Vaccination of pigs two weeks before infection significantly reduces transmission of foot-and-mouth disease virus

P.L. Eble, A. Bouma, M.G.M. de Bruin, F. van Hemert-Kluitenberg, J.T. van Oirschot, A. Dekker

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    57 Citations (Scopus)

    Abstract

    The objective of this study was to investigate whether and at what time interval could vaccination reduce transmission of foot-and-Mouth disease virus (FMDV) among pigs. Reduction of virus transmission by vaccination was determined experimentally. Transmission of FMDV was studied in three groups of ten pigs: one non-vaccinated group and two groups that were vaccinated 7 days (-7 dpi) and 14 days before inoculation (-14 dpi), respectively. Five randomly selected pigs from each group were inoculated with FMDV type O Taiwan, while the other five pigs left in the groups were exposed to the inoculated pigs by direct contact. Clinical signs were recorded, virus isolation and RT-PCR were carried out on oropharyngeal fluid (OPF), and the neutralizing antibody titres and the antibody response against non-structural (NS) proteins of FMDV were determined. No virus transmission was observed in the -14 dpi group, whereas virus transmission was observed in all contact pigs affecting both the non-vaccinated and the -7 dpi group. The reproduction ratio R in the -14 dpi vaccinated group was significantly lower than that of the non-vaccinated group. This study confirms the potential of vaccination as an important tool to reduce transmission of FMDV. (C) 2003 Elsevier Ltd. All rights reserved.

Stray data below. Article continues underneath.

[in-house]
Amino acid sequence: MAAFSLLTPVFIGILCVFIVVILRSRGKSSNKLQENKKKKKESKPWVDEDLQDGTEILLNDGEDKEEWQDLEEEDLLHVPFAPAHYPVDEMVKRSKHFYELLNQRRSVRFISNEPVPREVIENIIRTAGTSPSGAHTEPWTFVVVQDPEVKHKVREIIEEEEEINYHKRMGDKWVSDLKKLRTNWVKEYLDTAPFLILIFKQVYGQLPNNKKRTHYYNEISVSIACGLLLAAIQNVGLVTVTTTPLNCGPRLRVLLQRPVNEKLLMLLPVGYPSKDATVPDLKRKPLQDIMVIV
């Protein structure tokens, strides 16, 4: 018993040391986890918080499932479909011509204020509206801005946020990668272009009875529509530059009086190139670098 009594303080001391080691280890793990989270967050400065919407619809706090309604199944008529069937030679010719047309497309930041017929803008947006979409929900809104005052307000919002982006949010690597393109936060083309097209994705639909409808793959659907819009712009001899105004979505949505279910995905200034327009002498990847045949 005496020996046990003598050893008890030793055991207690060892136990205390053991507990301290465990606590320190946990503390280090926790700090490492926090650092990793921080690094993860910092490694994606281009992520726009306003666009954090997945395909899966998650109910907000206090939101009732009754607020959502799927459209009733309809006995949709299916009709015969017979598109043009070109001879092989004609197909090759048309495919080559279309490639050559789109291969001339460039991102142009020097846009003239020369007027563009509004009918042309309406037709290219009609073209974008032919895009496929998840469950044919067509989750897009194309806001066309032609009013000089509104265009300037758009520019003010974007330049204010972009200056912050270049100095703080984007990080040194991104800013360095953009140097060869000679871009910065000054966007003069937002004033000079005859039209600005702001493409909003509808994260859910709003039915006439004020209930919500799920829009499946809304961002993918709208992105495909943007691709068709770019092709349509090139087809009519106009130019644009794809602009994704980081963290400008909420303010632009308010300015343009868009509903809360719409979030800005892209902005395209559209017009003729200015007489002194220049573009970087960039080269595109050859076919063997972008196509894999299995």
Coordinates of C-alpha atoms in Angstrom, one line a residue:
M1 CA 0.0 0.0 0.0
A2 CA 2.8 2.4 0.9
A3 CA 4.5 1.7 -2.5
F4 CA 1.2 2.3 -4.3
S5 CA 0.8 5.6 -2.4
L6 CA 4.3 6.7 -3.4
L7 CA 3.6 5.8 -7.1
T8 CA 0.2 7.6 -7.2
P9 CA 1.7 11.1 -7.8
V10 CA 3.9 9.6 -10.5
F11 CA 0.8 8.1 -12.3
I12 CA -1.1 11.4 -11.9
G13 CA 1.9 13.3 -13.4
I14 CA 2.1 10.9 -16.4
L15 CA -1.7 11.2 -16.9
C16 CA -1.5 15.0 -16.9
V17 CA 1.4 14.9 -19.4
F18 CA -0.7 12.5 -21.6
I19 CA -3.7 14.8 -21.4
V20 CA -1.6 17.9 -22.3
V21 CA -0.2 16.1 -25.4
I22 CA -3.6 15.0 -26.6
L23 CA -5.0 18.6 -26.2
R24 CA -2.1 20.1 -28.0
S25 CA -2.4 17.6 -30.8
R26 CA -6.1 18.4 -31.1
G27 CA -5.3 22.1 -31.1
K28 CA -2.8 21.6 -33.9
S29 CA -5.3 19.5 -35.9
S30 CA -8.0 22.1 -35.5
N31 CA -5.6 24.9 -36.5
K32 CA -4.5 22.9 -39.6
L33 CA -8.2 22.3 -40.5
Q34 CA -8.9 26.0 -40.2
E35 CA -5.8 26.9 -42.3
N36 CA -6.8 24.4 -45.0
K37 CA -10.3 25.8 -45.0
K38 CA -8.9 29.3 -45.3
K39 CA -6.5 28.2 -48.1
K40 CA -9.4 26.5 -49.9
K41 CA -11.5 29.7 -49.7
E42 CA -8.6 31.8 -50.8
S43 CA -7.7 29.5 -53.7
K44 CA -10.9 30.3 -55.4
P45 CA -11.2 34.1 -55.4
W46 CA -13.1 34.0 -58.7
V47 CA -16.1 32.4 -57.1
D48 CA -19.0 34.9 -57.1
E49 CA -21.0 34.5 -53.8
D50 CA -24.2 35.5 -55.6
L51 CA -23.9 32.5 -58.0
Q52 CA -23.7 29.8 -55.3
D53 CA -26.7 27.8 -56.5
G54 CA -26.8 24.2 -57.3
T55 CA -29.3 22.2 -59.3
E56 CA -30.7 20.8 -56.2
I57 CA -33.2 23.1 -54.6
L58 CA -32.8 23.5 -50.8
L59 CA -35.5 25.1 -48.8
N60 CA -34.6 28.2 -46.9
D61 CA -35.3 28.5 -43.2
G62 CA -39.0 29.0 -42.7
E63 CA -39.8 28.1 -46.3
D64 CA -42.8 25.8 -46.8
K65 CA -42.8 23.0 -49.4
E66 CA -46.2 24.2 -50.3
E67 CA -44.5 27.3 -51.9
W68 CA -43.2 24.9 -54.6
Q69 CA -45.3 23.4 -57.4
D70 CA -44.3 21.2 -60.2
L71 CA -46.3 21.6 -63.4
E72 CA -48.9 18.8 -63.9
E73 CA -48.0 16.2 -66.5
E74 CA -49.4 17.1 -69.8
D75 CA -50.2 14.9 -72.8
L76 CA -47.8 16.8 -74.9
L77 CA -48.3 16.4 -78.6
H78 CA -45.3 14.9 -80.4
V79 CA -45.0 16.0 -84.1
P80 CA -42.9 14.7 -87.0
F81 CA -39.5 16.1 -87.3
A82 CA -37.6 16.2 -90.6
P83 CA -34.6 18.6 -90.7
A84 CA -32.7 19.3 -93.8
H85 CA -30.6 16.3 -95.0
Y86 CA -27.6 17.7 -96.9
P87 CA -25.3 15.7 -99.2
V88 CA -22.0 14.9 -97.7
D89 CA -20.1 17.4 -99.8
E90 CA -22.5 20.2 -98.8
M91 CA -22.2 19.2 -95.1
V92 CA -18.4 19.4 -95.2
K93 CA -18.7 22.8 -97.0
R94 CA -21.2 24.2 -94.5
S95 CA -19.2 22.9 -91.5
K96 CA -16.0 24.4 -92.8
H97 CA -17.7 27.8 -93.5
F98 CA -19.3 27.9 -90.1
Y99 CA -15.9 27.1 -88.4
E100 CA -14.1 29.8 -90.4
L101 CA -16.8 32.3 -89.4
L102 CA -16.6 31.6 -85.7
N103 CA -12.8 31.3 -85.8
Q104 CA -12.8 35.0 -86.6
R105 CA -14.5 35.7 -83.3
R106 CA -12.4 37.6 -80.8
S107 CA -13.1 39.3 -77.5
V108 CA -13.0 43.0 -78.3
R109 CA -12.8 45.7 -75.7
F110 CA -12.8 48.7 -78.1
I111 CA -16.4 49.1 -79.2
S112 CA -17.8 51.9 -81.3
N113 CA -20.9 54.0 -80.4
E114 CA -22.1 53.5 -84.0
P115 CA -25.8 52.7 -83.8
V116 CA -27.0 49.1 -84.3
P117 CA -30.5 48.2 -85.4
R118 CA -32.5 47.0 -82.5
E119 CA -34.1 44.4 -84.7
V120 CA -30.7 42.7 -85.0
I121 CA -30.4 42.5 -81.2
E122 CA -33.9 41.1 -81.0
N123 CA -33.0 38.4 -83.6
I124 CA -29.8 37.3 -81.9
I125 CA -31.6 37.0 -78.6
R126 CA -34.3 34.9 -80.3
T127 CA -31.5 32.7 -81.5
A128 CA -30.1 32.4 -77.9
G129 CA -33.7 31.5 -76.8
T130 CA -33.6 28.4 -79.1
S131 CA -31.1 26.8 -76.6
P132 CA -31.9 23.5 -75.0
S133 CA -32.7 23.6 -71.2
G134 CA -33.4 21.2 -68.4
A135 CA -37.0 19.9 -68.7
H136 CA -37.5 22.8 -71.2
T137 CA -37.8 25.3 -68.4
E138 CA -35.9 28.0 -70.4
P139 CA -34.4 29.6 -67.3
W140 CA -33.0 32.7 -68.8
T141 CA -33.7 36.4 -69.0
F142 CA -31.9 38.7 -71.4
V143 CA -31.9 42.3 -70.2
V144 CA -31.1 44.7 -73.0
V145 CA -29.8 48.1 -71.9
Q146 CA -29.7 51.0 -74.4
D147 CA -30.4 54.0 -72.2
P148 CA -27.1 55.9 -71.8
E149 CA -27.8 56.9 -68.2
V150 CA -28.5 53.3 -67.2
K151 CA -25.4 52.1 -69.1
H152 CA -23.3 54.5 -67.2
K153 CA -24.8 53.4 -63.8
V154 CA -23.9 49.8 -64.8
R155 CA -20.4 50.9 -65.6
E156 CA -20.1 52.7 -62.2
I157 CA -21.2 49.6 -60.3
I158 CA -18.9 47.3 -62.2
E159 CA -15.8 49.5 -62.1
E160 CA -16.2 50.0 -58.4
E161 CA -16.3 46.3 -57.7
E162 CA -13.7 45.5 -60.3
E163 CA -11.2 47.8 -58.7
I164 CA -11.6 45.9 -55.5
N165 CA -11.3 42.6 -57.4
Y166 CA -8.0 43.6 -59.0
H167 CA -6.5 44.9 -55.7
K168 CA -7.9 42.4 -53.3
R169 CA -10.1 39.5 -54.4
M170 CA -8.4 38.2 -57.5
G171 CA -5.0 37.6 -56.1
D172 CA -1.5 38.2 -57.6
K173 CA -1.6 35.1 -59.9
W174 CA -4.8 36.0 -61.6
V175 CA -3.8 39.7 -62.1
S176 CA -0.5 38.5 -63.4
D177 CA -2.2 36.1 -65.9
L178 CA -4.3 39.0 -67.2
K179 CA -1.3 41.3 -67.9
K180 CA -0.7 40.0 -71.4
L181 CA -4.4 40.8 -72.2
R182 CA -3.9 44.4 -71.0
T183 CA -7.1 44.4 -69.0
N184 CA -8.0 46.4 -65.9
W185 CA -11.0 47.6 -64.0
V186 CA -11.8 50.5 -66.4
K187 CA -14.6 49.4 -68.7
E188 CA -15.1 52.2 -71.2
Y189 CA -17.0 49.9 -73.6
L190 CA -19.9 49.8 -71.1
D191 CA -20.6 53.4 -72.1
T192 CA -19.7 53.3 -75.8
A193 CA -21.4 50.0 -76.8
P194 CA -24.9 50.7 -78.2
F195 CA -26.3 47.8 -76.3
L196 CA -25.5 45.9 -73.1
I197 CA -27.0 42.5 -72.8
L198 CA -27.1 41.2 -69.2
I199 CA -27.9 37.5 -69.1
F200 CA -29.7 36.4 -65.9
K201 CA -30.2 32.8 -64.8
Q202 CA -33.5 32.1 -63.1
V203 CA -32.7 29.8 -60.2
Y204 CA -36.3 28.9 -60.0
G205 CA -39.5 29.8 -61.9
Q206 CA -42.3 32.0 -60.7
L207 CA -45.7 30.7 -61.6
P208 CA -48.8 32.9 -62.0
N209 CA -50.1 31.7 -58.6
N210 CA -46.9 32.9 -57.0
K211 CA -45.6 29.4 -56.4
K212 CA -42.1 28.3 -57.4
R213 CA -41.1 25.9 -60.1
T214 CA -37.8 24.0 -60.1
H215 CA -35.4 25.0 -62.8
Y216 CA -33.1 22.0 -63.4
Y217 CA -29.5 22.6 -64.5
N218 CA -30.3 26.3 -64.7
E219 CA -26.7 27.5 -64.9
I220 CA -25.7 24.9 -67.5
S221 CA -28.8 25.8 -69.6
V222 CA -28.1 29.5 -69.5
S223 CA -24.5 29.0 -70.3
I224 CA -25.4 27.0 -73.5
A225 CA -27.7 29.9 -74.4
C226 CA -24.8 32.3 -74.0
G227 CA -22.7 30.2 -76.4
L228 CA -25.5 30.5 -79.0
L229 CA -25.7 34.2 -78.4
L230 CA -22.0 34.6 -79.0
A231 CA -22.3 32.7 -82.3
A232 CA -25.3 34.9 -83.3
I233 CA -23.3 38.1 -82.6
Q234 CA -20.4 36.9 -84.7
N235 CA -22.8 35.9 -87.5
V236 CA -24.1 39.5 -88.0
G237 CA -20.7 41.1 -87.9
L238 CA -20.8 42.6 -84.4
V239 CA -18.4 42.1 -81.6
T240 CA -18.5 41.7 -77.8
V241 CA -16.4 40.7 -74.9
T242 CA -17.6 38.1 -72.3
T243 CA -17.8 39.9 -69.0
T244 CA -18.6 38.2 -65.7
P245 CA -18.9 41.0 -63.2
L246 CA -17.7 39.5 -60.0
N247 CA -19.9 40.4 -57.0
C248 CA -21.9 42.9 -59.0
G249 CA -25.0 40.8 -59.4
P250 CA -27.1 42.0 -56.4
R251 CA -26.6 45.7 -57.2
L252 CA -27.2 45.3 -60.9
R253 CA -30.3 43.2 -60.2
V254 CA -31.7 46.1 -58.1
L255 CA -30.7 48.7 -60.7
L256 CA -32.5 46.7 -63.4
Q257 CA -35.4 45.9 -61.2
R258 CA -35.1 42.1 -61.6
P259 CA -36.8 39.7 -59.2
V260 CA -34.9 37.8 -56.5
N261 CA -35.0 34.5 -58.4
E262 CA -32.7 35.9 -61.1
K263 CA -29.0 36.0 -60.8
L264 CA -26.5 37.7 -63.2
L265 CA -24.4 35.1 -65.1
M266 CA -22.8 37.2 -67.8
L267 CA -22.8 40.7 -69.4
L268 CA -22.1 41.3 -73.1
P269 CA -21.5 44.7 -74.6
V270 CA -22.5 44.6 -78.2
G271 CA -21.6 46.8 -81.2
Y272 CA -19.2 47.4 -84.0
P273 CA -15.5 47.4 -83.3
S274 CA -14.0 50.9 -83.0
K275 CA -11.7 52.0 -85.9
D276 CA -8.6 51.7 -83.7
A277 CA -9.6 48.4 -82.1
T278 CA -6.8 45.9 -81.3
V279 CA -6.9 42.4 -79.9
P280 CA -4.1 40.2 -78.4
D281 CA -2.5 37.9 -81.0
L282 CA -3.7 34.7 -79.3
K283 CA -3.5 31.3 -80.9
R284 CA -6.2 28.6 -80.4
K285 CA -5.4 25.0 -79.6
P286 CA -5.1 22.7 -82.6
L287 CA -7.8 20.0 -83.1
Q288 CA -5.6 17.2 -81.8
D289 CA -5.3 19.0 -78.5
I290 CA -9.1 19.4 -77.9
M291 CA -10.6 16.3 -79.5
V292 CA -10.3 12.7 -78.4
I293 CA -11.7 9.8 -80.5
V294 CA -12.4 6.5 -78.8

Original languageEnglish
    Pages (from-to)1372-1378
    JournalVaccine
    Volume22
    Issue number11-12
    DOIs
    Publication statusPublished - 2004

    Keywords

    • antibody-response
    • cattle
    • computation
    • reduction
    • emergency
    • epidemic
    • exposure
    • models

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